The chicken Parm dinner has been a hit for tons of guests. It’s served over house-made rigatoni with garlic buns that Theresa makes, a Caesar salad, and a revolving dessert. For two people, it’s $40. We are trying to deliver value, as well as comfort. Also, we have revolving batch cocktails. My go-to is a black Manhattan that we do with an Averna Amaro instead of the vermouth. We also just added little after-dinner drinks—three ounce pours of house-made limoncello orangecello, and grapefruit pompicello—which have always been part of our experience here. We’re also adding a cheese and salumi plate and a grilled swordfish loin with fregola and mussels.
How does your chef stay inspired?
We did have to turn into a carryout model overnight. We are joking internally that when we get through this thing, we are going to wear matching track suits and get patches that say, ‘1,000 chicken Parms served!’ It’s delicious, but it’s not the most technical thing to make. Chef is still inspired to cook seasonally, seeing the ingredients that have been available and getting inspired from there. Last week we rolled out a new lamb sugo pasta dish.
What’s happening with your project to bring The Dizz back in Remington?
In this current climate, I did just put it on hold. I started the project 11 days before the coronavirus hit. For now, I am slowly picking it up, but I don’t have a sense of a timeline yet. In the first 11 days of working there, we got everything off the walls and started cleaning.
What will the culinary landscape look like when the pandemic is over?
I don’t think any of us know what this looks like on the other side. Every restaurant is unique. Orto is a very small space and it’s intimate and feels really cozy, but are people going to want to sit close to each other? When are we going to be able to do that? What does the timeline look like? What does the rollout look like? Those question marks are why it’s been really hard to make any sort of a real plan. We’re taking it day by day, week by week.
I don’t think it’s going to go right back to what it was at all for a while, and I do think restaurants will have to continue to do carryout as part of their regular offerings just to ensure that they are making it work and making ends meet. I want to do a hybrid restaurant once we are able to.
“We cannot wait to serve people back at a restaurant table—that will be one of the very best days.” —Elan Kotz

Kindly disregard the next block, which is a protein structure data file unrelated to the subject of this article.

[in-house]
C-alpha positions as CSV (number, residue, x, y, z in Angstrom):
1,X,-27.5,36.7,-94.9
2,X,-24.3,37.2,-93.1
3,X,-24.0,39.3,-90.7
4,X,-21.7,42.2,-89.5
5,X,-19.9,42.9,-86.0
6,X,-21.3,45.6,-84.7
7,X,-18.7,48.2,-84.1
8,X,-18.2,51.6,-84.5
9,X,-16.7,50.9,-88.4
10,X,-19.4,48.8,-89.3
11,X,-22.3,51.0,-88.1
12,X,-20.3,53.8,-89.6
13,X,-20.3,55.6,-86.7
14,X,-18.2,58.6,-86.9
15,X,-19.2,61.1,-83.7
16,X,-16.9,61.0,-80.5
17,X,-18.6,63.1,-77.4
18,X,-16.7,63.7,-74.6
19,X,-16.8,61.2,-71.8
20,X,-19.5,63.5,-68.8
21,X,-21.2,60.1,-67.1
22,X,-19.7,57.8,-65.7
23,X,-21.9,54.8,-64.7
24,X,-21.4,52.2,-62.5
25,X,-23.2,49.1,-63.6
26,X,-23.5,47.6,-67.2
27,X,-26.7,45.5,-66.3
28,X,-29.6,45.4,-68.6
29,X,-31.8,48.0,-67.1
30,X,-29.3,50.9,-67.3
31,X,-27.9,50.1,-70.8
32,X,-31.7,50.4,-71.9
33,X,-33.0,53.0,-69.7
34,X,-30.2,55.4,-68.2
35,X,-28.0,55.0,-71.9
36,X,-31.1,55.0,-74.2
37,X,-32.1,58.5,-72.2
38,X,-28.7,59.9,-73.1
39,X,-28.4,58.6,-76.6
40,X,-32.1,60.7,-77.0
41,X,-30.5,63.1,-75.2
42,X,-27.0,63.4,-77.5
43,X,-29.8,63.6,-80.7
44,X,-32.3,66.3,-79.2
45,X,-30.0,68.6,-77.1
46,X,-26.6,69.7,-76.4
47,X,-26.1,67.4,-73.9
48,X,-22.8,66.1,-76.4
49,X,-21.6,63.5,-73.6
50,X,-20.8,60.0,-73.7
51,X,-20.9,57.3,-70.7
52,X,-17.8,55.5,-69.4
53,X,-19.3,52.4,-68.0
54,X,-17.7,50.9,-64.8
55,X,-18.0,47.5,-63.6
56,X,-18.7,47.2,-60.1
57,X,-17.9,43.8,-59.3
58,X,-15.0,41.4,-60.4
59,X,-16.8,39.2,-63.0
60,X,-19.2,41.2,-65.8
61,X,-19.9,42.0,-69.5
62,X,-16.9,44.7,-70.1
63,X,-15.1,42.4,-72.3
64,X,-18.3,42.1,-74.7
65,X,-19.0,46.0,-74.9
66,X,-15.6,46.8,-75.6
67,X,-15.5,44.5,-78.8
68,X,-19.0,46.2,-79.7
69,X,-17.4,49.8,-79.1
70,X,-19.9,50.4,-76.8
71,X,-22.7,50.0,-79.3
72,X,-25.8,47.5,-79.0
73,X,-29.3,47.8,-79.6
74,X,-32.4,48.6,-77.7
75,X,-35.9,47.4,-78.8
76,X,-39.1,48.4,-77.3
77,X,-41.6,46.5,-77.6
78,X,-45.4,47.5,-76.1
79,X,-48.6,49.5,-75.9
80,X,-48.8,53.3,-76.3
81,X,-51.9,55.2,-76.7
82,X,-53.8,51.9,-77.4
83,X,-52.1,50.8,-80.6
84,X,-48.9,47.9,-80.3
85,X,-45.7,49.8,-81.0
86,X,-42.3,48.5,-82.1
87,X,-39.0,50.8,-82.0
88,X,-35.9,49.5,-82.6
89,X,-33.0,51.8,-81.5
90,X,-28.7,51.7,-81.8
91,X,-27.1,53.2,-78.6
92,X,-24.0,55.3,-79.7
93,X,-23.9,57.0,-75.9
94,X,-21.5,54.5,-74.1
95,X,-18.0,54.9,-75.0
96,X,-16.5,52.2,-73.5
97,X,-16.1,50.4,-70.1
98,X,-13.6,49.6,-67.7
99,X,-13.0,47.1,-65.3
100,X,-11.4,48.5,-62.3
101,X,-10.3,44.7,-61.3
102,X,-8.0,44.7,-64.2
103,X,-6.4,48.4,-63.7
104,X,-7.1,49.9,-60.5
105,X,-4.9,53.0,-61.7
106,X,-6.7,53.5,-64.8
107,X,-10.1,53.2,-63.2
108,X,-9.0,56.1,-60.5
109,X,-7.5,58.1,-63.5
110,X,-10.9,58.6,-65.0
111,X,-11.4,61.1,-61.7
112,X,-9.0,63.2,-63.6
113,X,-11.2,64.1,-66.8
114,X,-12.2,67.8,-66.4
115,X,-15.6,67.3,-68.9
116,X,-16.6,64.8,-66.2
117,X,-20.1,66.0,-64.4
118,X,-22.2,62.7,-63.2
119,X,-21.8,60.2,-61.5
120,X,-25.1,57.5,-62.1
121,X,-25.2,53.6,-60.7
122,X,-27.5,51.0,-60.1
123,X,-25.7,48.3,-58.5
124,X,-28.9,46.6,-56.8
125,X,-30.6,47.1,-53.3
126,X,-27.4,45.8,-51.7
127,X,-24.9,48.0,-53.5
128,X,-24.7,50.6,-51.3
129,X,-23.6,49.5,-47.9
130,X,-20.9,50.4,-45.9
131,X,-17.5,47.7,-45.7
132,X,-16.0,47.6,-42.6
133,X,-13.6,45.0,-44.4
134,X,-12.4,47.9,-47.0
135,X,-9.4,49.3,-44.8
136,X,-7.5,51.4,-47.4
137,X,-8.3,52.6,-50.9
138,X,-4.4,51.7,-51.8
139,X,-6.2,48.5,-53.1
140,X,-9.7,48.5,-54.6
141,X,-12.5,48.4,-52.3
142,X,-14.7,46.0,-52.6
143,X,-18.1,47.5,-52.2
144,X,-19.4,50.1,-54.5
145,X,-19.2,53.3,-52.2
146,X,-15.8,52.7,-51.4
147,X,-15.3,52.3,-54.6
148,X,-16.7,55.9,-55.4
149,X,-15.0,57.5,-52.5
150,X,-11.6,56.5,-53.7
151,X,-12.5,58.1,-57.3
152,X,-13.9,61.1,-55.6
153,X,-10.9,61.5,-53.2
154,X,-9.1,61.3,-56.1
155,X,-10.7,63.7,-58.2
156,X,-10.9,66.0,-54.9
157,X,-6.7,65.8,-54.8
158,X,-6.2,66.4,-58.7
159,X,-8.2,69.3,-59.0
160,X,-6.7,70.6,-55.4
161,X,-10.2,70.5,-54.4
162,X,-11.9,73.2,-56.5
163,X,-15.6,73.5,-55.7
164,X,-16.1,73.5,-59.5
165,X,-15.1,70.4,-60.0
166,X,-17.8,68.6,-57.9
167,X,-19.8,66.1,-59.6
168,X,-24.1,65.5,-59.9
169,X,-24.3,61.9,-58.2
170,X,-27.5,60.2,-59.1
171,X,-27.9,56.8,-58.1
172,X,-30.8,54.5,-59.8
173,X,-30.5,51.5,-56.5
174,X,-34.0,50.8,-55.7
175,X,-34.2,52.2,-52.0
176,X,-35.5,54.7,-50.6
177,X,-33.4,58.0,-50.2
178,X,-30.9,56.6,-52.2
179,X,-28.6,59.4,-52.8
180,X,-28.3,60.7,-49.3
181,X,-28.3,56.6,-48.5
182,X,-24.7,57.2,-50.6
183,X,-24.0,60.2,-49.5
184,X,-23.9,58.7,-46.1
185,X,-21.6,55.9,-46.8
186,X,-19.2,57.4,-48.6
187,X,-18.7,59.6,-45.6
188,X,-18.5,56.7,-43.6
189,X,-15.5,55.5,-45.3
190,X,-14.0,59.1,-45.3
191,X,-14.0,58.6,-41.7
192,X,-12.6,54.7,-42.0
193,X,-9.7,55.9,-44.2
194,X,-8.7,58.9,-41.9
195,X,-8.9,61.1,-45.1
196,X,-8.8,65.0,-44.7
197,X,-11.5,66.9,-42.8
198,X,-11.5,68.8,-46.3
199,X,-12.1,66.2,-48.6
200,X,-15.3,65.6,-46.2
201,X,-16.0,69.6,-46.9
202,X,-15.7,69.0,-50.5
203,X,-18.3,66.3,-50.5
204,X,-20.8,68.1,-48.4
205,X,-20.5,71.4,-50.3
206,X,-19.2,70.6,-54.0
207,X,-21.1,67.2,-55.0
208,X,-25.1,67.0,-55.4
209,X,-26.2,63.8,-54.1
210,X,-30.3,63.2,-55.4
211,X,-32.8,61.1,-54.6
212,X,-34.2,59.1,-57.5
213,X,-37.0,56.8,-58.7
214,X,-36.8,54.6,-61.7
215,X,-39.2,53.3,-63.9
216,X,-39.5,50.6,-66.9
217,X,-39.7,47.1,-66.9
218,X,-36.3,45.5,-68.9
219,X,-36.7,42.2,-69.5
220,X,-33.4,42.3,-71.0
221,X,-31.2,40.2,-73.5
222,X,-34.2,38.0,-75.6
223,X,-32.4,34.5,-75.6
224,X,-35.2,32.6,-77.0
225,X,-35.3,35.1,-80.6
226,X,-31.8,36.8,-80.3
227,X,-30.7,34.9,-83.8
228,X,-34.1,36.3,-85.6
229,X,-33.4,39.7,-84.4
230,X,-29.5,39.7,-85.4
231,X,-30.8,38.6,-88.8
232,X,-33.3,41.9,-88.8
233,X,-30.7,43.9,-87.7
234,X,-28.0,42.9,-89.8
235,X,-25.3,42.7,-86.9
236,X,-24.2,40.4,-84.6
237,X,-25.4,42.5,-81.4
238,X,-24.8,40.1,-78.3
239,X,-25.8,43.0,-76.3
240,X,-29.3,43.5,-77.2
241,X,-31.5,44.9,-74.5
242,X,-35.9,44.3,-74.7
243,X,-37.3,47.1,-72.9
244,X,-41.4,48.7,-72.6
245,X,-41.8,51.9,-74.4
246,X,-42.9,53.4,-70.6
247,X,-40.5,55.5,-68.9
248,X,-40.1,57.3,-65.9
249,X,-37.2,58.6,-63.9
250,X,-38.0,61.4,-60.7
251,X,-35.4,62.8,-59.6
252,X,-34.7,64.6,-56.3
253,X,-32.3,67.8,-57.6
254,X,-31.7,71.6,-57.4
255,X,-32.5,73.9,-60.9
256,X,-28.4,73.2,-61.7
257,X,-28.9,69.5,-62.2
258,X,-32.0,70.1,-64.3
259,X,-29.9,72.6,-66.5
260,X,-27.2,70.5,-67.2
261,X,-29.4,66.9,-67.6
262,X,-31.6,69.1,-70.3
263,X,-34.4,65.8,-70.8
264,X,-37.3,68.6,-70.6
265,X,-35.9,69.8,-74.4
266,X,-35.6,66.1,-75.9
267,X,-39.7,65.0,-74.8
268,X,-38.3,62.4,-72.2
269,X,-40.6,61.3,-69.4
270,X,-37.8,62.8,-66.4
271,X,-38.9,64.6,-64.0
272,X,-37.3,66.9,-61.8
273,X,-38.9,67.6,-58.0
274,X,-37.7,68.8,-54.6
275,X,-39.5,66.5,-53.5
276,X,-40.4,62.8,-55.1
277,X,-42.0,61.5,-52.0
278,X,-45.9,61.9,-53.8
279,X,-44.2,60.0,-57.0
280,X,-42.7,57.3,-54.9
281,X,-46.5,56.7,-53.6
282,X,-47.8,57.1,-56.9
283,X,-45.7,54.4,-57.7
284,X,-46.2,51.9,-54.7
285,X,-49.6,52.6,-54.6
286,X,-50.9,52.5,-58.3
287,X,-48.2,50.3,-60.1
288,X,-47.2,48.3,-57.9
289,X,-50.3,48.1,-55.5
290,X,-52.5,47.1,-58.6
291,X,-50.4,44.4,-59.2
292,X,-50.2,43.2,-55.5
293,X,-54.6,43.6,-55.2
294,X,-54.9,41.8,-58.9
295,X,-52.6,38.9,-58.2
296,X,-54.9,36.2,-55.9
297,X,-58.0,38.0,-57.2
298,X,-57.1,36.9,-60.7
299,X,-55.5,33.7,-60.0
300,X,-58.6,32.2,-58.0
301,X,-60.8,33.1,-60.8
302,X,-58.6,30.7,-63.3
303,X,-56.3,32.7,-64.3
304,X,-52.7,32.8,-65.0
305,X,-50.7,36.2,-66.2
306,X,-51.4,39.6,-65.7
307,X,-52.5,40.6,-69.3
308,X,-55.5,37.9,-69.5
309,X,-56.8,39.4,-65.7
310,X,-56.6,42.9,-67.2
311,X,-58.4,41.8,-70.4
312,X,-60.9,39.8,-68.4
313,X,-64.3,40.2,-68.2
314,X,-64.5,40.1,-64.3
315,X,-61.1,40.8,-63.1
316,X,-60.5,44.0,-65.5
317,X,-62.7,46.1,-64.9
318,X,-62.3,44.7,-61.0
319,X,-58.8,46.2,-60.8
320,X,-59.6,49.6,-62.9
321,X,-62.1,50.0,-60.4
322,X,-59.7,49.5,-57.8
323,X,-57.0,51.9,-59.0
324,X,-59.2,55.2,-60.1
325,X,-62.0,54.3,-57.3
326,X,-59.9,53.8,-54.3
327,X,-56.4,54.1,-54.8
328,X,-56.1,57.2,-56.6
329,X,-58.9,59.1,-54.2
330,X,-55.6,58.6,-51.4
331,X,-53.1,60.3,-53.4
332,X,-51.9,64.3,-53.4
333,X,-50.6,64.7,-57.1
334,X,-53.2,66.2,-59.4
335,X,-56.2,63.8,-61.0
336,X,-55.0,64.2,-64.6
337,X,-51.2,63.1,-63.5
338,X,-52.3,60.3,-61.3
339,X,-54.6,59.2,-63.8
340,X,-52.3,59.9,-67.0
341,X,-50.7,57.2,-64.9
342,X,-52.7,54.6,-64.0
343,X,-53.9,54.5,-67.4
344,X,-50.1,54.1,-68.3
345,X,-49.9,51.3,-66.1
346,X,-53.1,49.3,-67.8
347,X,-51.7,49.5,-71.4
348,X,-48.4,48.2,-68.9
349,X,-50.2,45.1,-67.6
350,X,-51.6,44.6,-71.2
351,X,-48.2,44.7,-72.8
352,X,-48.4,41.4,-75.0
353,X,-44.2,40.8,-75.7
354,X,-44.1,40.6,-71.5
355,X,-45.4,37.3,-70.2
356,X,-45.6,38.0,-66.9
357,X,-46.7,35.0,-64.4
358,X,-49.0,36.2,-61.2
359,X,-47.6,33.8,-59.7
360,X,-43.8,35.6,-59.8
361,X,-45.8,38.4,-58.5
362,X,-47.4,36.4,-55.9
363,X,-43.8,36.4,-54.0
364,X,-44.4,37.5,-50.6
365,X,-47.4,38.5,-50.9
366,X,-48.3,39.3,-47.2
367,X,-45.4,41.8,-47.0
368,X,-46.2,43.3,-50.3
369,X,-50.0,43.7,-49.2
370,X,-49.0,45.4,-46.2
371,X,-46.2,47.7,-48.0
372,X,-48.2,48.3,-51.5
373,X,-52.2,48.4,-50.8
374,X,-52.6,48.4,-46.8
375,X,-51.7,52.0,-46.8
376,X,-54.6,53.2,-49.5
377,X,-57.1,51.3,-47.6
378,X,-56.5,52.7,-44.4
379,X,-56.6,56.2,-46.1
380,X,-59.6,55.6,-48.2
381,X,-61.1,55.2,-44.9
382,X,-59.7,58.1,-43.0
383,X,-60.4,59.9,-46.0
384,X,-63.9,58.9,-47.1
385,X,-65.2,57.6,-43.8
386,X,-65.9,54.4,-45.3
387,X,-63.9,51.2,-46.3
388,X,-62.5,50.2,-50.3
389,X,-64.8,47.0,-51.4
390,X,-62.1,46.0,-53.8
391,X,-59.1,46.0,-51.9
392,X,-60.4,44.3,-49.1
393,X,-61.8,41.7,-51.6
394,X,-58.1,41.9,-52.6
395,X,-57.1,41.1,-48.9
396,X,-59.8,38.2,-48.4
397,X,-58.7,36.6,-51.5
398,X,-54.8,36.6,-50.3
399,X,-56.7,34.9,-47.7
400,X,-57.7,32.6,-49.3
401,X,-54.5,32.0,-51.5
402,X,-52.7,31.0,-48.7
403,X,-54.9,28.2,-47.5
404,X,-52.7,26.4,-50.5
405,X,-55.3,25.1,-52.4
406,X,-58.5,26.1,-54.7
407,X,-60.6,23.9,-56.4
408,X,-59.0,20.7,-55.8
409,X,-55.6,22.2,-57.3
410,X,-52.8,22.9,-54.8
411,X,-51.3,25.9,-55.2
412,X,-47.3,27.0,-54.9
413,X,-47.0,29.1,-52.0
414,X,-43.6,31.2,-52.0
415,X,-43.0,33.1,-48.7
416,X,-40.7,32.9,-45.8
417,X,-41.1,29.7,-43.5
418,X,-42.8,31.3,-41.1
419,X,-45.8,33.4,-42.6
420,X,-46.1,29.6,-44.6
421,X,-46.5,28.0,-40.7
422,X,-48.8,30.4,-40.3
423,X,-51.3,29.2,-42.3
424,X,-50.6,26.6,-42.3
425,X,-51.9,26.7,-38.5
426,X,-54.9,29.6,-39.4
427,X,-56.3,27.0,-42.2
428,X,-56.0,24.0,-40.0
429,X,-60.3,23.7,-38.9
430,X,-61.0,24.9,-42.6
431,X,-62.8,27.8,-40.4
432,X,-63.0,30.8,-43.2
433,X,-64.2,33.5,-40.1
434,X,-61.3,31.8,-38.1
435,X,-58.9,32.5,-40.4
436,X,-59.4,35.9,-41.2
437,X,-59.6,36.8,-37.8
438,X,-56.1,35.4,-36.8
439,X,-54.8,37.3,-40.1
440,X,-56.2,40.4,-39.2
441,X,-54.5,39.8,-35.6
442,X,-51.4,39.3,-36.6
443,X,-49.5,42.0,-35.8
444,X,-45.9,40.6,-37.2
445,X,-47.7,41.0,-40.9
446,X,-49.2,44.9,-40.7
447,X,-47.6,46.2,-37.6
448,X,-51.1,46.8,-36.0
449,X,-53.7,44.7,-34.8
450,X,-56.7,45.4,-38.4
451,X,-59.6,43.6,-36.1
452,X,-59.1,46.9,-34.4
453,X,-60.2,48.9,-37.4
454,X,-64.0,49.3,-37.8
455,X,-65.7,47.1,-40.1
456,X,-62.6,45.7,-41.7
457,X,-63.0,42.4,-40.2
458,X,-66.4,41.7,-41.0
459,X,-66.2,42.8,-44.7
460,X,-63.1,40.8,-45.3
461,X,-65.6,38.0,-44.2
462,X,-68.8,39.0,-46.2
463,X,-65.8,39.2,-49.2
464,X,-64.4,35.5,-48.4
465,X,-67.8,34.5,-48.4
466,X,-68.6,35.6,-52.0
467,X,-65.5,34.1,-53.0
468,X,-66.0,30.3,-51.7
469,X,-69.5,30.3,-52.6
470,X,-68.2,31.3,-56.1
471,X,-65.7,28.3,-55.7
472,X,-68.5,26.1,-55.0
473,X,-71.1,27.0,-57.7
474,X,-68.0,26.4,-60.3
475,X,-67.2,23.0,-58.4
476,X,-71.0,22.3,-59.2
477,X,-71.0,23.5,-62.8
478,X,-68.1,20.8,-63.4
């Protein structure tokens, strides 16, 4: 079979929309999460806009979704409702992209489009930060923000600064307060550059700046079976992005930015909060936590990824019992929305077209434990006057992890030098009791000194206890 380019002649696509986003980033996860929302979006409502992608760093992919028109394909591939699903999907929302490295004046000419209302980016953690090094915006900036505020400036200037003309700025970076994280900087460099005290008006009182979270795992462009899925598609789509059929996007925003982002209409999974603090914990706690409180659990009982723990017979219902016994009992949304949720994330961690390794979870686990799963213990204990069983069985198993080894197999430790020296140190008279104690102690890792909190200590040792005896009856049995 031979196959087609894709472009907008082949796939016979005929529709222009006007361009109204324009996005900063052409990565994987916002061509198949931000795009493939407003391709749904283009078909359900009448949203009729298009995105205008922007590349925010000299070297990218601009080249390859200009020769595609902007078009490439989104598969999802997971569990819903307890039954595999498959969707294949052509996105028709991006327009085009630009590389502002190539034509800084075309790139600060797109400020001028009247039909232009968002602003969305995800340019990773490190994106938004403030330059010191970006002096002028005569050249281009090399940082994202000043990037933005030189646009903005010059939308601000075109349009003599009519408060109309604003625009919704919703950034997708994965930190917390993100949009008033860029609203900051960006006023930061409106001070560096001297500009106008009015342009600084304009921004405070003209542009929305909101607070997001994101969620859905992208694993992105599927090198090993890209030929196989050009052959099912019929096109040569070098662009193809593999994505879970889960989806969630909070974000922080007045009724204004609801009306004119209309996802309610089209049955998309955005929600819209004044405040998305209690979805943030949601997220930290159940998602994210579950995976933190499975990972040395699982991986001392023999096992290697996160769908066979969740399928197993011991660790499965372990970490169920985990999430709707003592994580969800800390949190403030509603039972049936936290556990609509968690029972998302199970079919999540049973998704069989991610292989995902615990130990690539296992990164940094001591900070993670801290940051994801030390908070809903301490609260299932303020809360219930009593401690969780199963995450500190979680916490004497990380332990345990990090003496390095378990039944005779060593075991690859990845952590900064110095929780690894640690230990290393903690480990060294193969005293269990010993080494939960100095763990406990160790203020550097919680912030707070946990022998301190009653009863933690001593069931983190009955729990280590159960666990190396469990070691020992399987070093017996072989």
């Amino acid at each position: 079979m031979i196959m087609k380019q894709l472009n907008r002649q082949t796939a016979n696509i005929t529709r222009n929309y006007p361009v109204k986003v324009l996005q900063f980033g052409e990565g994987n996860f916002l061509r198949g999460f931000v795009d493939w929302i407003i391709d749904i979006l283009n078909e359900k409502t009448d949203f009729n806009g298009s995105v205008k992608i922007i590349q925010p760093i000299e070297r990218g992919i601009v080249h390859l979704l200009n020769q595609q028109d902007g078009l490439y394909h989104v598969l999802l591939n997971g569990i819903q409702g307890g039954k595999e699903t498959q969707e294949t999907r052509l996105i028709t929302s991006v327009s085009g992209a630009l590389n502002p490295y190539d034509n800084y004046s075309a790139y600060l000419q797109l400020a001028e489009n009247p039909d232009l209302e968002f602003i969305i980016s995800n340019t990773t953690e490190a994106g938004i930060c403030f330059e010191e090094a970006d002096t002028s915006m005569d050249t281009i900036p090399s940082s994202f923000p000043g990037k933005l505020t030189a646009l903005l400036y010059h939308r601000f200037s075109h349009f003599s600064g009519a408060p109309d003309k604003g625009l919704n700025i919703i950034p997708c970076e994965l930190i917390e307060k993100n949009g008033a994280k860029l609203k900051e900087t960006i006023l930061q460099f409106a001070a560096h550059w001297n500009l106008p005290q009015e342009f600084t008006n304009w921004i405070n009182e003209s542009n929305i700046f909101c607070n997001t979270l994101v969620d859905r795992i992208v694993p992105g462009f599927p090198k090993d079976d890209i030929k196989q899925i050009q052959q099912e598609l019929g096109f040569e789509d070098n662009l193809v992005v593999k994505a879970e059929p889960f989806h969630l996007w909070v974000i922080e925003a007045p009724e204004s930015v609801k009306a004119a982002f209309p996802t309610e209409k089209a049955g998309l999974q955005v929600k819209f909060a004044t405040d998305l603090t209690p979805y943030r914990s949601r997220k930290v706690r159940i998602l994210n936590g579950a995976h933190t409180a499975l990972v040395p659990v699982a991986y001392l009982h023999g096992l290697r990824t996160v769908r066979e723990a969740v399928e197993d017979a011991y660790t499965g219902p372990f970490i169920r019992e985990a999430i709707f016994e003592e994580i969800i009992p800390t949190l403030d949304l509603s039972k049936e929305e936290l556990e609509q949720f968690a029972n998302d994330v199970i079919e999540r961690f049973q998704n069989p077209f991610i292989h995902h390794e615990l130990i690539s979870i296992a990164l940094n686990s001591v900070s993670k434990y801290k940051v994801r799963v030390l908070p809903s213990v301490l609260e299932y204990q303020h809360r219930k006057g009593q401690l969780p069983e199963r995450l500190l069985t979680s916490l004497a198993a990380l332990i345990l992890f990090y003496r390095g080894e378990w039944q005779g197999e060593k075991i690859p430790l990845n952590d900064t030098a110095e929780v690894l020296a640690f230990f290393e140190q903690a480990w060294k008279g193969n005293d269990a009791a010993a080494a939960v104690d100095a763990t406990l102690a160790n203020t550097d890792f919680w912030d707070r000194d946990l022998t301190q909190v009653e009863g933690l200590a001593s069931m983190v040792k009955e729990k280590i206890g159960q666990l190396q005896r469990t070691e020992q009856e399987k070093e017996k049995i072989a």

What changes do you think will happen as a result of the pandemic?
I know there will be changes as it pertains to how people want to be served. There will be touchless bathrooms and a forever focus on everything cleanliness, which we’ve always done, but now it has to be even more visible and transparent for the comfort level of our guests. I believe we will still have restaurants to eat out in, although things might change a bit—they will have to for a while. But can we tell what the future holds? Absolutely not. Is there a chance that we have to pivot again? Maybe. Some iconic restaurants may never reopen.
There’s also a massive cost associated with a restaurant reopening. You have to restock everything. A lot of it will come down to the diner and their comfort level and ability. There’s also an economic implication. People need to have the money to eat out. I’m hopeful. I’m an eternal optimist. I know this will be just fine and we will get to the other side and be stronger for it. And hopefully a lot more grateful.
Why do restaurants matter?
Restaurants matter for multiple reasons. They’re a place where people who love to give and nourish can work, whether they’re a bartender, a cook, or a dishwasher. There’s this built-in feeling of giving to people when they come in and dine here. It’s a social gathering—people love to connect over food. Food memories are made in restaurants over birthdays and special occasions, but eating out is also a thing to do when you’ve had a hard day at work and don’t want to go home and cook something. Also, for me, we employ so many incredible human beings who’ve built their careers and spent their lives in restaurants, and they matter because we have to make sure that all these people have somewhere to go on the other side of this thing. We cannot wait to serve people back at a restaurant table—that will be one of the very best days.